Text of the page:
Release: March 14, 2017
Publisher: Focus Home Interactive
The stealth genre has been in a pretty bad way for the last several years. Venerated franchises have been dumbed down to appeal to a casual audience, AAA “stealth” games are woefully light on stealth, and “spiritual successors” to vaunted, but dormant franchises have been, to say the least, lacking in quality. Enter: Styx – Master of Shadows, a flawed, yet eminently playable hardcore stealth game from Cyanide Studios and Focus Home Interactive. And when I say flawed, there were some pretty big ones. In addition to noticeable frame rate drops at very inopportune times, the controls had a tendency to get pretty wonky, especially when scaling walls, the parrying system was clunky and unresponsive, and enemy A.I. and pathfinding was spotty. However, it represented something that had been sorely lacking in the stealth genre since Ubisoft shat out Splinter Cell: Jack Bauer Edition on the world; the return of the slow, methodical gameplay that defined classic series like Thief, Hitman, and Tenchu.
Styx: Shards of Darkness improves upon its predecessor in every conceivable way. The most noticeable improvement is in the controls. Everything from basic traversal to parrying is much more fluid now. The improved controls are especially noticeable during the more vertical gameplay sections, where I find myself spending much less time mucking about with the left analog stick to get the proper angle for jumps. Of course, with the ability to swing from ropes being added in this entry, the improved controls were a necessity. Graphically, Master of Shadows wasn’t the ugliest game, but it was heavily dated. The age of its engine became abundantly clear during the in engine cut scenes, when the camera would move in really tight. Characters, especially the human characters, had jagged faces that looked something like the carved head of a marionette, and all the facial expressiveness of a ventriloquist’s dummy. Rendering fire also seemed to cause the Unreal 3 engine quite a bit of discomfort, as did falling water. With the upgrade to Unreal Engine 4 for this entry, that is a situation that seems to have been mostly rectified. Everything just looks better and much crisper this time around. There’s also a bit of an equipment system this time around. Throughout the game, Styx can procure a small selection of outfits and daggers. Each offers some type of bonus, but also a drawback of some kind.
My biggest sticking point with Shards of Darkness is the inclusion of two trite modern gaming tropes: crafting and unlockable skills. Master of Shadows is not an RPG. I am not building a character to fulfill a certain role in a dynamic story. I’m playing a goblin who is a master thief, his skills should be top notch from the start. The only thing that should cause them to improve is my improving at playing the game. The inclusion of crafting in many a modern game strikes me as stupid, doubly so in this game. I understand that they wanted to put non-reusable lock picks in the game, but the idea stopping off at a random workbench just placed at some arbitrary location in a level to make lock picks strikes me as stupid. This would have been better handled through some sort of loadout screen before levels.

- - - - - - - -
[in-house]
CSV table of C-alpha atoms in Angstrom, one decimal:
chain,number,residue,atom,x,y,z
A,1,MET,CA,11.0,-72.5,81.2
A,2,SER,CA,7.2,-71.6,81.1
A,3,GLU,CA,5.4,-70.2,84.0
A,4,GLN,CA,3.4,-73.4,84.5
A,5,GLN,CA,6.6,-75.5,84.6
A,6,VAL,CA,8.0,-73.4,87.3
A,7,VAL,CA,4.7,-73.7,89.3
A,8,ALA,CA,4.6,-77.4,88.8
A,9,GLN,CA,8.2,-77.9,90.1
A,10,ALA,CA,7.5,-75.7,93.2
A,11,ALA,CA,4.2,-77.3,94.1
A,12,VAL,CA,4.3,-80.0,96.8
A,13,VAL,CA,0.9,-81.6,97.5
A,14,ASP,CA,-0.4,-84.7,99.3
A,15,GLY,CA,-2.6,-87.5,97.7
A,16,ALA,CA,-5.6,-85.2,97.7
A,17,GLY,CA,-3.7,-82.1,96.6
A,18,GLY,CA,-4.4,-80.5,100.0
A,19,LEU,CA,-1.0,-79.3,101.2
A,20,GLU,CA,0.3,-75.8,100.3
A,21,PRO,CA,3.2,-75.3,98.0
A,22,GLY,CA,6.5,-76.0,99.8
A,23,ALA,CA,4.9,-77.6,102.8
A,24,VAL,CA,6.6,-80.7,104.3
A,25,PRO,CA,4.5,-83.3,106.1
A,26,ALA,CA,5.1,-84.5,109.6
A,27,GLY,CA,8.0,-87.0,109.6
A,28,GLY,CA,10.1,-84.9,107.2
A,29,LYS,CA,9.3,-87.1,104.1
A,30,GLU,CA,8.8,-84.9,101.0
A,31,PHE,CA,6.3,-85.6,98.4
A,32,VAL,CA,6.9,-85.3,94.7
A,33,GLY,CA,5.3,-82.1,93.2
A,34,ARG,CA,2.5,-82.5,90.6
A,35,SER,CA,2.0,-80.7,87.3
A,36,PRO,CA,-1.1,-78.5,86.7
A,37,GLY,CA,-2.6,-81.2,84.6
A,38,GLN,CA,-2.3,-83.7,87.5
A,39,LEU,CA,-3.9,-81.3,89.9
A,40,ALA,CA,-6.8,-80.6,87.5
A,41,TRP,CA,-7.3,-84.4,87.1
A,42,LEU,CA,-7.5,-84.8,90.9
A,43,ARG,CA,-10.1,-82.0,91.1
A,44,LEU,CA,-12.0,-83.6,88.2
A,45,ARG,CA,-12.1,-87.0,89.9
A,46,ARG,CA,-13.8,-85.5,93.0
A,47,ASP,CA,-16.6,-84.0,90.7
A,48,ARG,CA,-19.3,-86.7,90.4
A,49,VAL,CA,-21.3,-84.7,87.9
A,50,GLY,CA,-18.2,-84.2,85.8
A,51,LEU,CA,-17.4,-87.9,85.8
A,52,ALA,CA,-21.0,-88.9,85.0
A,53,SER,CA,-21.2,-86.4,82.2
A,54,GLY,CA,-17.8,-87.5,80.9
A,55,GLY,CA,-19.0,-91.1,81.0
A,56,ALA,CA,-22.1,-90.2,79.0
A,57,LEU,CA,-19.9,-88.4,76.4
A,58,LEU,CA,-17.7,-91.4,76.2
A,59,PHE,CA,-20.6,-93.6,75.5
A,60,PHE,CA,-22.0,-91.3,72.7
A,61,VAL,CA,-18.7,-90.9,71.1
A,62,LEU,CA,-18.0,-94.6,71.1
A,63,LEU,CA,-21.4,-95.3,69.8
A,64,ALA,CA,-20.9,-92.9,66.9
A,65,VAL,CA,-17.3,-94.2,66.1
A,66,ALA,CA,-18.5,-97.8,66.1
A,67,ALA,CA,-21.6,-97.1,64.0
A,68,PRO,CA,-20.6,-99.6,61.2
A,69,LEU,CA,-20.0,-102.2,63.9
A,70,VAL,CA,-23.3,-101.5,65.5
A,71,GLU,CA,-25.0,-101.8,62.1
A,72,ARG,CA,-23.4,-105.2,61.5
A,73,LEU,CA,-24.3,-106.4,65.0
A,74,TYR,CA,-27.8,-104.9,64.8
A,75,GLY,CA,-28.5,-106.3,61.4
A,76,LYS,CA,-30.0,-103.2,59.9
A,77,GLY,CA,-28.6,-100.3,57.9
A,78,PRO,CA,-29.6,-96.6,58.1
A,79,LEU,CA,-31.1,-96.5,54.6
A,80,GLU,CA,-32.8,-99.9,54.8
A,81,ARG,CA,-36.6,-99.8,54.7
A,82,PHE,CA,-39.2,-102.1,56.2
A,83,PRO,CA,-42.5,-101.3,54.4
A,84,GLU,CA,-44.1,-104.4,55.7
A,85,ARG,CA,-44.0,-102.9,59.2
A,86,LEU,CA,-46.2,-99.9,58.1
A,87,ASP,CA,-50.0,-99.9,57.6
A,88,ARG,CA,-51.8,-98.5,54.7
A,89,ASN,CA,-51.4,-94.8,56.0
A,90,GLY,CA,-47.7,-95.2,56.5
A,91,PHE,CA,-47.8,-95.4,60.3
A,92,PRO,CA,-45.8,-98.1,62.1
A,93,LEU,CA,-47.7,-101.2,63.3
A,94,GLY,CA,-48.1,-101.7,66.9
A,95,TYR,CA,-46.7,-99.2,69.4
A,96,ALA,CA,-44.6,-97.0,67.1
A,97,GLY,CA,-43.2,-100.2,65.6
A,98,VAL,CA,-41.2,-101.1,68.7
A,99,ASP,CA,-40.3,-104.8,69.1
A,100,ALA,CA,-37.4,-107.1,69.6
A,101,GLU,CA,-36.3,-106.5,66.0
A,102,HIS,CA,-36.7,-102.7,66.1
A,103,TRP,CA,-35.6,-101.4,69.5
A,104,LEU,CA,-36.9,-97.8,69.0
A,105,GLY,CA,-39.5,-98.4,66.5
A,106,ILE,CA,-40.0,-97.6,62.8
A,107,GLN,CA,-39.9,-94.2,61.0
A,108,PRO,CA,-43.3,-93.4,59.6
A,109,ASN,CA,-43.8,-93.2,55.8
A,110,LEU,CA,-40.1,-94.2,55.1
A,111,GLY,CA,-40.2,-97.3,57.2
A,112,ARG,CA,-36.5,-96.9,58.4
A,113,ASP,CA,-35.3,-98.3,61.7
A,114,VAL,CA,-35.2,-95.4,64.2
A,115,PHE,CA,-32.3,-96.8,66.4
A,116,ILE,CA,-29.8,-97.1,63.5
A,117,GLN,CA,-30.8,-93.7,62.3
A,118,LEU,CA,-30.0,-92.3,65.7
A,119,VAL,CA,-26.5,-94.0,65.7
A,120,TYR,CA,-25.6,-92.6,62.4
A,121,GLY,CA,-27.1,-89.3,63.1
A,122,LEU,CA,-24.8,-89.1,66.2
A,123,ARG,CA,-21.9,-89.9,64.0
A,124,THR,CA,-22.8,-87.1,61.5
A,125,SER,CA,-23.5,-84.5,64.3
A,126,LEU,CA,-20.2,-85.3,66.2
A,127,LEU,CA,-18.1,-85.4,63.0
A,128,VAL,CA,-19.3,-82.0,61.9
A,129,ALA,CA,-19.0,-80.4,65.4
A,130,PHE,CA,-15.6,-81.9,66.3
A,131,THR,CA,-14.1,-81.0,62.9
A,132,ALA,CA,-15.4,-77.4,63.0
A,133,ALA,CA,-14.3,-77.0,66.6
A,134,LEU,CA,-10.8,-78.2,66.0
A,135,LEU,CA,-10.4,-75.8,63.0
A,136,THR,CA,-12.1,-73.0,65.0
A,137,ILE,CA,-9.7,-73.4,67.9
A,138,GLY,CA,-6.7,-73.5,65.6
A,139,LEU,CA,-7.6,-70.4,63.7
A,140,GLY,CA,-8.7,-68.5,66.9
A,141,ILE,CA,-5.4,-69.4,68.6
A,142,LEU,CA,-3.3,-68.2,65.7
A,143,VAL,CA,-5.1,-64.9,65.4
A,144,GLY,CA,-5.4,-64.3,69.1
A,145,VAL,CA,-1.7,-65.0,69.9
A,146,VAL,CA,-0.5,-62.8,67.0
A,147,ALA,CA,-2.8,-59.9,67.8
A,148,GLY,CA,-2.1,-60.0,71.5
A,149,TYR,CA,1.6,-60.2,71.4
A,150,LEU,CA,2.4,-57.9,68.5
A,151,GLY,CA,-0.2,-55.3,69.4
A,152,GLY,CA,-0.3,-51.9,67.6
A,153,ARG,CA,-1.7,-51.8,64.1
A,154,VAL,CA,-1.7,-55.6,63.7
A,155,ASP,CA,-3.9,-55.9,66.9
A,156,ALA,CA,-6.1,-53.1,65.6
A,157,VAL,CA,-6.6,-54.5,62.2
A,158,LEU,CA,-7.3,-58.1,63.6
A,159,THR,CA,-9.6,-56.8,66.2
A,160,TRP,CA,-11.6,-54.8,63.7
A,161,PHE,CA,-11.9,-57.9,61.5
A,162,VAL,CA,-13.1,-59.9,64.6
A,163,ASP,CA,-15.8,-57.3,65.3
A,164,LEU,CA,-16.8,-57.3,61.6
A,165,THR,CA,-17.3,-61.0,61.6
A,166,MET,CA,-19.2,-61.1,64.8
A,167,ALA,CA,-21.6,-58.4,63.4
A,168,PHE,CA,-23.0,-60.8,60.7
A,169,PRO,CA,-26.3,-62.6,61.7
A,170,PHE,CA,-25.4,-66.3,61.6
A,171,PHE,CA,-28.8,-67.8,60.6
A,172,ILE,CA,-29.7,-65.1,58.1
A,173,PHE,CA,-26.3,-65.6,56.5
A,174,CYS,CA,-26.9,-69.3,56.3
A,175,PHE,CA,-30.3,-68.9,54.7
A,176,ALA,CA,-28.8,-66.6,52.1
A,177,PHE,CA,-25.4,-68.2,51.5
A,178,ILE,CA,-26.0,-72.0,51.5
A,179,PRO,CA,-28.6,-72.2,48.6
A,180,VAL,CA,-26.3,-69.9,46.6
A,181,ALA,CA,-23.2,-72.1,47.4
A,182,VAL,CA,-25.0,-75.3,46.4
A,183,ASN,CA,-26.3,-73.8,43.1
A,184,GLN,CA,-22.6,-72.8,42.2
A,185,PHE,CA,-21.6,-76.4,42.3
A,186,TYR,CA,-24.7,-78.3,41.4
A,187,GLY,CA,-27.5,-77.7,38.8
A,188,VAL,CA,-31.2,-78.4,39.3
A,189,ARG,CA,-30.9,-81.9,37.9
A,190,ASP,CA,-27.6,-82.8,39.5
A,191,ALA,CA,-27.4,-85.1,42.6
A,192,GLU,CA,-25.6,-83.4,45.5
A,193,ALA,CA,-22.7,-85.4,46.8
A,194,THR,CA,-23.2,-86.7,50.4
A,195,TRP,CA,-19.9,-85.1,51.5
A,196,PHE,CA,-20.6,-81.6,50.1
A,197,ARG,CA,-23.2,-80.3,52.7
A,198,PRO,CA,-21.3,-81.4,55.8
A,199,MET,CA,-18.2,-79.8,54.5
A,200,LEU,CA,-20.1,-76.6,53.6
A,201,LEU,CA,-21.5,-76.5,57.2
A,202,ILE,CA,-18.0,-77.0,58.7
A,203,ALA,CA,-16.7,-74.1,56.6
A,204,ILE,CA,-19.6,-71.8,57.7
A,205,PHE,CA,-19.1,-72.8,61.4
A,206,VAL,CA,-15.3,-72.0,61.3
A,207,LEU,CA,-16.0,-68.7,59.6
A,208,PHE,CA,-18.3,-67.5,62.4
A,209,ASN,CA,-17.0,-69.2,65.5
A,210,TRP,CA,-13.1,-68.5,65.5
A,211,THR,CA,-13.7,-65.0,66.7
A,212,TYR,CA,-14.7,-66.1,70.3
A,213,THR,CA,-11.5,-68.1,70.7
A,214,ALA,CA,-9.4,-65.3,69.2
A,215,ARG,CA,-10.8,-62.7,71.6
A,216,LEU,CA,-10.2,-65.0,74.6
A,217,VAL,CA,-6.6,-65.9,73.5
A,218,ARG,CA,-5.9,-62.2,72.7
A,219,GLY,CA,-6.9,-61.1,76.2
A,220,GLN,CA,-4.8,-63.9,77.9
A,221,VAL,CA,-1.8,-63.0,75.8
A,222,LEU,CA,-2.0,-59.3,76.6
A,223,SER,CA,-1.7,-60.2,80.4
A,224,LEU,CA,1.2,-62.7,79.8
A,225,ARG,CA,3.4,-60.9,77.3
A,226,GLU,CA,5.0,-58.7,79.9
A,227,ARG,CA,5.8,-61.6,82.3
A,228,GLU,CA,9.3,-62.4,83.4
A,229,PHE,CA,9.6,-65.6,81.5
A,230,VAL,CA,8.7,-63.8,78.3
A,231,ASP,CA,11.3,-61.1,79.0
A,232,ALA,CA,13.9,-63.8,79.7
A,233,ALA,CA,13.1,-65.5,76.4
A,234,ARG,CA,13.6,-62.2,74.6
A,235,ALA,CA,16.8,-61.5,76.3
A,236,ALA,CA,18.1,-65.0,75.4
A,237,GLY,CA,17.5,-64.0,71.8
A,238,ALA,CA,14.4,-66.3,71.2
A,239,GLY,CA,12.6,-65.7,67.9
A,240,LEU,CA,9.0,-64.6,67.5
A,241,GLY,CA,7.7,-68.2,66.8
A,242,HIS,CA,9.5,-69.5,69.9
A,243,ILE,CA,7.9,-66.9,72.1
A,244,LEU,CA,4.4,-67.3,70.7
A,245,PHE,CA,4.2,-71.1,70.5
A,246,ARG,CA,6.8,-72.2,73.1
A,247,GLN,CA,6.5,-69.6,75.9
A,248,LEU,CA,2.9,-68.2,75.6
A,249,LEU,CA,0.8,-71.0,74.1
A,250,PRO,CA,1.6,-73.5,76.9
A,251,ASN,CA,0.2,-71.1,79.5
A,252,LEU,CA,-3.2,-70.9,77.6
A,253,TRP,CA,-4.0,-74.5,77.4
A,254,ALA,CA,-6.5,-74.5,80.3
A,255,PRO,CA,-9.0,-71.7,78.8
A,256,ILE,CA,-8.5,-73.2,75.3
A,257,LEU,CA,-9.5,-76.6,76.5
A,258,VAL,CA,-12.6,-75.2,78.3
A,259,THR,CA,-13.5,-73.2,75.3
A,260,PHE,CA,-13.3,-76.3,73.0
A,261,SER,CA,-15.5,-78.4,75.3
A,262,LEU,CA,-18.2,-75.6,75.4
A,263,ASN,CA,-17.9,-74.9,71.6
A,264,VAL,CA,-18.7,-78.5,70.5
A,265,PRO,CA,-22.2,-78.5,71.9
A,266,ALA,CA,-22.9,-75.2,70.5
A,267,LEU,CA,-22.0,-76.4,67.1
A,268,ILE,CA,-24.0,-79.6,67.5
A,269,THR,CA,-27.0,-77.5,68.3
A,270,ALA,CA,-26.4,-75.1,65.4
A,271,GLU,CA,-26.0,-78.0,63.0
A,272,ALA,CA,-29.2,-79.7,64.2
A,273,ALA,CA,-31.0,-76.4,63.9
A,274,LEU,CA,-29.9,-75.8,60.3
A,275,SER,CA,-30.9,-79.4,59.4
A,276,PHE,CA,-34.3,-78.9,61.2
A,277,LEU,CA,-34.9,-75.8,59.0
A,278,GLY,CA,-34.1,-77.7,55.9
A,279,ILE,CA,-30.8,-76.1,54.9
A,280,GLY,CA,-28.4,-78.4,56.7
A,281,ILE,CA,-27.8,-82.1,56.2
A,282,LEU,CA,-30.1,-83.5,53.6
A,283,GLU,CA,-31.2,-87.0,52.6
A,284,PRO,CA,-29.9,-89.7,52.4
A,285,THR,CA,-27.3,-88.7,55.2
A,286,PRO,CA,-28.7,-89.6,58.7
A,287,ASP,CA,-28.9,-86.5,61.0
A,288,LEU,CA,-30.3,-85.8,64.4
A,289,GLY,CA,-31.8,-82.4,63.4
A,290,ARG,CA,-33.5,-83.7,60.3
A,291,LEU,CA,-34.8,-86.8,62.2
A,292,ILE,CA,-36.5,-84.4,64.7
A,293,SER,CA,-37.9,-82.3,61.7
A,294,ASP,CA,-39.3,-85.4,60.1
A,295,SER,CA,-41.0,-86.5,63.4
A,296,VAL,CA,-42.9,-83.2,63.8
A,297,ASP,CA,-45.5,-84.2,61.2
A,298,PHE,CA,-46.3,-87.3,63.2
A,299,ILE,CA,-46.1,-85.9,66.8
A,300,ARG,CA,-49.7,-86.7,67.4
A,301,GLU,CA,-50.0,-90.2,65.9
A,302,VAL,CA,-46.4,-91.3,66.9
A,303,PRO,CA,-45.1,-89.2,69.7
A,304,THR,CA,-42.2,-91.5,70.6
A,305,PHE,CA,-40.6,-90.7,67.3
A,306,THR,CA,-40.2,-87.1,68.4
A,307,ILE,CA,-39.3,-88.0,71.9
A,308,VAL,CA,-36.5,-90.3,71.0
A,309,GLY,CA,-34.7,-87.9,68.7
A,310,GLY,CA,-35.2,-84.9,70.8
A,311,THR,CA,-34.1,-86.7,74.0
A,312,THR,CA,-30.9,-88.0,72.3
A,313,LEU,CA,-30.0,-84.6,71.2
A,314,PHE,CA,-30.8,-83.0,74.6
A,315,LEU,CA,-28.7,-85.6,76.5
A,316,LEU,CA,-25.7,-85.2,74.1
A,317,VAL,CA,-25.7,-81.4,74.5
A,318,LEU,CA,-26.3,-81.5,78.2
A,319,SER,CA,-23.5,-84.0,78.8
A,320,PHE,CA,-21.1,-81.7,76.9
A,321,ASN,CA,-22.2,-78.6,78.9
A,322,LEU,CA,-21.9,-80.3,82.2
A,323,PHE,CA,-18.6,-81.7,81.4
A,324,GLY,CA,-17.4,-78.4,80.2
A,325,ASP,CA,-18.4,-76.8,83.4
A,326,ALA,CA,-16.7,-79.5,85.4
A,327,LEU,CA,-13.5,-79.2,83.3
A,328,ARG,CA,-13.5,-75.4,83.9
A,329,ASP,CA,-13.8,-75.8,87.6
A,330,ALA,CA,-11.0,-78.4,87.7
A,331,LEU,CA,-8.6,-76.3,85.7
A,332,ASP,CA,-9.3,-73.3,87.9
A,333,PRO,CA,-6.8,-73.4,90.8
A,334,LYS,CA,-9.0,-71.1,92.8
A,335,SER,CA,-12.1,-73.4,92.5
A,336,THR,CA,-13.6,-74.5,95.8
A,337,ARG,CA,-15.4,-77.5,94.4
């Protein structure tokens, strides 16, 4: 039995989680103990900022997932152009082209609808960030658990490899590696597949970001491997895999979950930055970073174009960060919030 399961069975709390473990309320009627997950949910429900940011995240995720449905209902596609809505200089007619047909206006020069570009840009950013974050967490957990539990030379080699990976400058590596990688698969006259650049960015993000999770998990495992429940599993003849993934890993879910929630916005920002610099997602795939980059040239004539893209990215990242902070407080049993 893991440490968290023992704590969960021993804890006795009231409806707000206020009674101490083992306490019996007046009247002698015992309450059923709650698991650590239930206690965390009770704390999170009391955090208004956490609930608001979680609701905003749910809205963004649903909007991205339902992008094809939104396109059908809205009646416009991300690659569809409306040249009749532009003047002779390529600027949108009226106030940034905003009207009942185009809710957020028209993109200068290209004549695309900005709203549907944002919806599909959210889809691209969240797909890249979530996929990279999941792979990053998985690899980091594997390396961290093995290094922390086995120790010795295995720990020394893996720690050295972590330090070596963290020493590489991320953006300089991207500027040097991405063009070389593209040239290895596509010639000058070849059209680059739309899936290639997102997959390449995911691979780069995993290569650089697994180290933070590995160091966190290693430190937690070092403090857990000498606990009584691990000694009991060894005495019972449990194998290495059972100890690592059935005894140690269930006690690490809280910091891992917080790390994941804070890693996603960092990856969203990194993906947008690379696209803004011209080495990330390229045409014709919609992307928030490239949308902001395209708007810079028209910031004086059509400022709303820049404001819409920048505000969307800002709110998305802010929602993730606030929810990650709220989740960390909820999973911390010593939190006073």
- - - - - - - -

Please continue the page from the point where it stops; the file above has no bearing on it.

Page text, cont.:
I would be remiss if I didn’t also complain about the combat. Yes, it’s a stealth game. Yes, your character should be fragile so as to disincentivize running in head first. However, the lack of any and all offensive capability is incredibly stupid. This isn’t a problem unique to the Styx series, however. It is a problem with many small market hardcore stealth games. Garret, Agent 47, and Sam Fisher, even in the entries in their respective series that were properly focused on sneaking, could still blast their way out of trouble within reason. In any prospective third entry in this series, there needs to be at least some small measure of offensive capability given to the main character.
Styx: Shards of Darkness is far from perfect. Like its predecessor, it is a flawed, yet enjoyable stealth game, although its flaws are far less numerous than its predecessor. Make no mistake, this is not a modern stealth game in the sense of something like Hitman: Absolution or Splinter Cell: Conviction where you can just say screw sneaking and play it as boneheaded action game. It is a modern stealth game in the sense that it is a modern game that calls to mind the good old days when the industry was less cynical and didn’t insist on insulting the intelligence of players at every turn.